This month’s Developmental Asset focuses on Achievement Motivation. Doing well academically means different things to different people. It doesn’t have to mean getting straight A’s or being the valedictorian. It does mean doing their best work and caring about their performance, whether they’re creating an art portfolio or writing an essay. There are plenty of reasons to work hard in school—getting good grades, making parents happy, or earning a spot on the honor roll. But the biggest incentive for young people to do their best—in school and out—comes from within: personal pride from knowing they gave it their all. Making an effort in school and other activities now, can give young people more reasons to feel proud later on.
Here are the facts
Research shows young people who try their best in school have better grades, are more likely to finish high school, and are better at managing stress. They’re also better at setting goals and more likely to enroll in college. About 65 percent of young people, ages 11–18, say they are motivated to do well in school, according to Search Institute surveys. Help young people understand how important school is so they study hard, pay attention, and do their homework.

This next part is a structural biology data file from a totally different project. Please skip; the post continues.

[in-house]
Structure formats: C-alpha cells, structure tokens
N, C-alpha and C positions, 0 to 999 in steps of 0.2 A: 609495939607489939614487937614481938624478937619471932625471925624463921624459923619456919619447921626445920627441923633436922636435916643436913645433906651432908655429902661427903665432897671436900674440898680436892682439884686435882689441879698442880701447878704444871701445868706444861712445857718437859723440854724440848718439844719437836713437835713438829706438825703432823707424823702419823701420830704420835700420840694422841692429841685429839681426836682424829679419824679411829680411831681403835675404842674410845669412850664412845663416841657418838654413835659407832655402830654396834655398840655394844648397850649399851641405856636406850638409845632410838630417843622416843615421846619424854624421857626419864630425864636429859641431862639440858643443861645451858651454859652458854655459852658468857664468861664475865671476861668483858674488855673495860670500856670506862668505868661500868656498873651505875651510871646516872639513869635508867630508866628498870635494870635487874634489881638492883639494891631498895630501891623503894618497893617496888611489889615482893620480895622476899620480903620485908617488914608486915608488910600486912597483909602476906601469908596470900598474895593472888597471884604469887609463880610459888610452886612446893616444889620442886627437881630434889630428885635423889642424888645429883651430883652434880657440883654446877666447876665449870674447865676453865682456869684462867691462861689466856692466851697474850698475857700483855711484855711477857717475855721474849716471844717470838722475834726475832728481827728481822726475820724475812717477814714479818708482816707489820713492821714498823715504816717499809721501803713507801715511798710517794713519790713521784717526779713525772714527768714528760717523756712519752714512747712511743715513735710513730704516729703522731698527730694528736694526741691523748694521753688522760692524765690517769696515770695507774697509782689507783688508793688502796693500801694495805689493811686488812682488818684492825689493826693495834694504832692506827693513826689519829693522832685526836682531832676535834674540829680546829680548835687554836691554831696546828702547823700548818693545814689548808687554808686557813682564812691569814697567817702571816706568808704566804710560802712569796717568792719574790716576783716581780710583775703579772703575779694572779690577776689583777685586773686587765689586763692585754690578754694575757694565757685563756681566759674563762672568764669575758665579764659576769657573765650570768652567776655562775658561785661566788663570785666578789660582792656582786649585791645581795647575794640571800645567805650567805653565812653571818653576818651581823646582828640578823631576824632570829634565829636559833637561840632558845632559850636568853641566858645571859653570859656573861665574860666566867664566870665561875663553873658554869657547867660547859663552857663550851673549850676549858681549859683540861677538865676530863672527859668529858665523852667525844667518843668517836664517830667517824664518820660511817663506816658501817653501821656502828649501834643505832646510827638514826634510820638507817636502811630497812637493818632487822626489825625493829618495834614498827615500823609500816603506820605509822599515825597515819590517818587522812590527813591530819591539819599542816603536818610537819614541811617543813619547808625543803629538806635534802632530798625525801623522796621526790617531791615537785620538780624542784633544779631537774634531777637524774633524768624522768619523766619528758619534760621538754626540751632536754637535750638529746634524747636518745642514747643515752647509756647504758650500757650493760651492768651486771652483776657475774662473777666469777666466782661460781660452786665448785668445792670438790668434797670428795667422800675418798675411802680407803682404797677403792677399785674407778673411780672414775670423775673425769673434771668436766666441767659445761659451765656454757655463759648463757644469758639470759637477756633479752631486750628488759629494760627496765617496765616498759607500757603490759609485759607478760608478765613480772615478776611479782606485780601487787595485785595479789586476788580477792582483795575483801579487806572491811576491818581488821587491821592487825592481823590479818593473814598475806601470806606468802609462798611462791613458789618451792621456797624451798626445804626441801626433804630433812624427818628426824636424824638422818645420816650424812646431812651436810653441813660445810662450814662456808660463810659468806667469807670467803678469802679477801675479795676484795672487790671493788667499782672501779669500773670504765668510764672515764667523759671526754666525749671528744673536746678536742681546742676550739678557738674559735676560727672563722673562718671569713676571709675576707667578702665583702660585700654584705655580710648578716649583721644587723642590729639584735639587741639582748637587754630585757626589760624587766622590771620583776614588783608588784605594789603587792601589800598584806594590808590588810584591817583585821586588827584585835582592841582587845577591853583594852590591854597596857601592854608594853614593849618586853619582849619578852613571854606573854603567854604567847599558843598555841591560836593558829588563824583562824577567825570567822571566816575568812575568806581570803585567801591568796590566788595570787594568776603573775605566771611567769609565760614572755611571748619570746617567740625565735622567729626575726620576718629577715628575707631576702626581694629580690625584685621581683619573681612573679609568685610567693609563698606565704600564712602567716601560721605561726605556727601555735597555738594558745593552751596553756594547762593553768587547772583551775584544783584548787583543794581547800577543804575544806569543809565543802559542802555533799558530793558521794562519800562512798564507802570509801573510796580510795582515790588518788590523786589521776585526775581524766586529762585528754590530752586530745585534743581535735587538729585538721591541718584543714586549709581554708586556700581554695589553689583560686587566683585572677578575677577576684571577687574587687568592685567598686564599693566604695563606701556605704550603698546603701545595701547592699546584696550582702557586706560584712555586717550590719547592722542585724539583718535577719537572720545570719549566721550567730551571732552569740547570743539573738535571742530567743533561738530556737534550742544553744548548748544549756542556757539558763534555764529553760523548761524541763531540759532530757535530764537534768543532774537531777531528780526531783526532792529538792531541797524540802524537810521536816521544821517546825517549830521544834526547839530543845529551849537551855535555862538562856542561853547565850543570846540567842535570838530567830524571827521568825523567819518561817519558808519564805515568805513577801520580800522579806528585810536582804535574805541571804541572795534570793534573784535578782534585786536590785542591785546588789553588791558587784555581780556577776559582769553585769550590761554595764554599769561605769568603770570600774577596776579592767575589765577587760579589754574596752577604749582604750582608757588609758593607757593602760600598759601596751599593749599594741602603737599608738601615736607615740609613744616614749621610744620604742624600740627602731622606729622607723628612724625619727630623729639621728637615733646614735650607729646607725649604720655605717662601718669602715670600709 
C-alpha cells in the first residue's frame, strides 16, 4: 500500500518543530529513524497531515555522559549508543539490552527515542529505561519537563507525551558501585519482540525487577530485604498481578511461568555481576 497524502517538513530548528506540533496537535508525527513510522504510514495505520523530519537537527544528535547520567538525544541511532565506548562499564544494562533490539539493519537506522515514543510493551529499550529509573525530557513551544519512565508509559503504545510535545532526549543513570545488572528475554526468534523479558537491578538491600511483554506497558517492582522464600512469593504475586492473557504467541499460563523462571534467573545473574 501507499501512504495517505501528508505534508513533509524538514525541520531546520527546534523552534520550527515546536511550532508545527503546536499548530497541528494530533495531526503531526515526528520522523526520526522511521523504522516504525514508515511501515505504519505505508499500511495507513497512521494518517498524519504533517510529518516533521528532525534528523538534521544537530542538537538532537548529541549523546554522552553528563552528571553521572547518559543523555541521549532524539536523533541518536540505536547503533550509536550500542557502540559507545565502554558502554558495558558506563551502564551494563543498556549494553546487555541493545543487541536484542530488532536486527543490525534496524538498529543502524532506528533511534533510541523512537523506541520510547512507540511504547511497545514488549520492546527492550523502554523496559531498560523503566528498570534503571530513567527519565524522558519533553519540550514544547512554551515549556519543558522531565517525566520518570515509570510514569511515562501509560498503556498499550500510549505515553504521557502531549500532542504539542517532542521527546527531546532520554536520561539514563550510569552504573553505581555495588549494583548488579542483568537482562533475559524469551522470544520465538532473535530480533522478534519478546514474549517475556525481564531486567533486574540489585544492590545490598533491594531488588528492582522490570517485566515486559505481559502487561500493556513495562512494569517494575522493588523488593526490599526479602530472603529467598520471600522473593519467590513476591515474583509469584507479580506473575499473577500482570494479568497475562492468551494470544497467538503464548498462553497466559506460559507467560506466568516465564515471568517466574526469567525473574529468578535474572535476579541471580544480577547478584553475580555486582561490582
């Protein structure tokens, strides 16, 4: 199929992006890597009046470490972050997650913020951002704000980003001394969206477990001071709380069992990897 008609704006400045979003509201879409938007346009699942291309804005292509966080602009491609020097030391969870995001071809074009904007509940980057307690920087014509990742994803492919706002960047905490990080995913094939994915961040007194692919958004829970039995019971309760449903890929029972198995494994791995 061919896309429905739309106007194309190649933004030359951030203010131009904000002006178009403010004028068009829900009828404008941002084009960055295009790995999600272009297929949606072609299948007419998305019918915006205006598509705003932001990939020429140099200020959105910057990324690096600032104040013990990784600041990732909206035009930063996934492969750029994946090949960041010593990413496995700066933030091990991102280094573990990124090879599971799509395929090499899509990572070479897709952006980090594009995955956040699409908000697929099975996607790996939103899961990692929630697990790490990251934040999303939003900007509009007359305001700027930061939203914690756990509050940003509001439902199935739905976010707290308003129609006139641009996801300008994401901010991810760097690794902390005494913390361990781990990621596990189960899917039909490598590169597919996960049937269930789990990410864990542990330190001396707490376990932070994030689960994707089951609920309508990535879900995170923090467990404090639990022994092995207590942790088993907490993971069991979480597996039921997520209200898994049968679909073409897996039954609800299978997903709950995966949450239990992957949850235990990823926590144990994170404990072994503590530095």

Today is a great time to discuss your child’s achievement motivation
We have just completed the first semester of our school year and report cards have come home with your child today. There’s no better time to have a conversation about their achievement and how their focus, goal setting and motivation directly impacts their performance. Ask you child specific questions about the grades they earned, as well as their learning behaviors. The most basic advice for parents is to ask open-ended questions instead of yes-or-no ones. Think of the report card as a conversation-starter. A way for your child to talk about how she/he’s doing in each area, what is easy or hard, and how you can help him/her to do better. Handle praise with care. If your child consistently brings home amazing report cards, it may be difficult to know what to say. “Good job” loses its meaning and has almost no affect. Consider reminding your child how she/he got those grades, and prompting him/her to find some self-satisfaction. “I am not surprised you have all these great grades on your report card. I saw you working very hard this term and it looks like it’s paid off. I bet you feel very proud!”
Proud to be your principal,
Developmental Assets® are positive factors within young people, families, communities, schools, and other settings that research has found to be important in promoting the healthy development of young people. From Instant Assets: 52 Short and Simple E-Mails for Sharing the Asset Message. Copyright © 2007 by Search Institute®, 877-240-7251; www.search-institute.org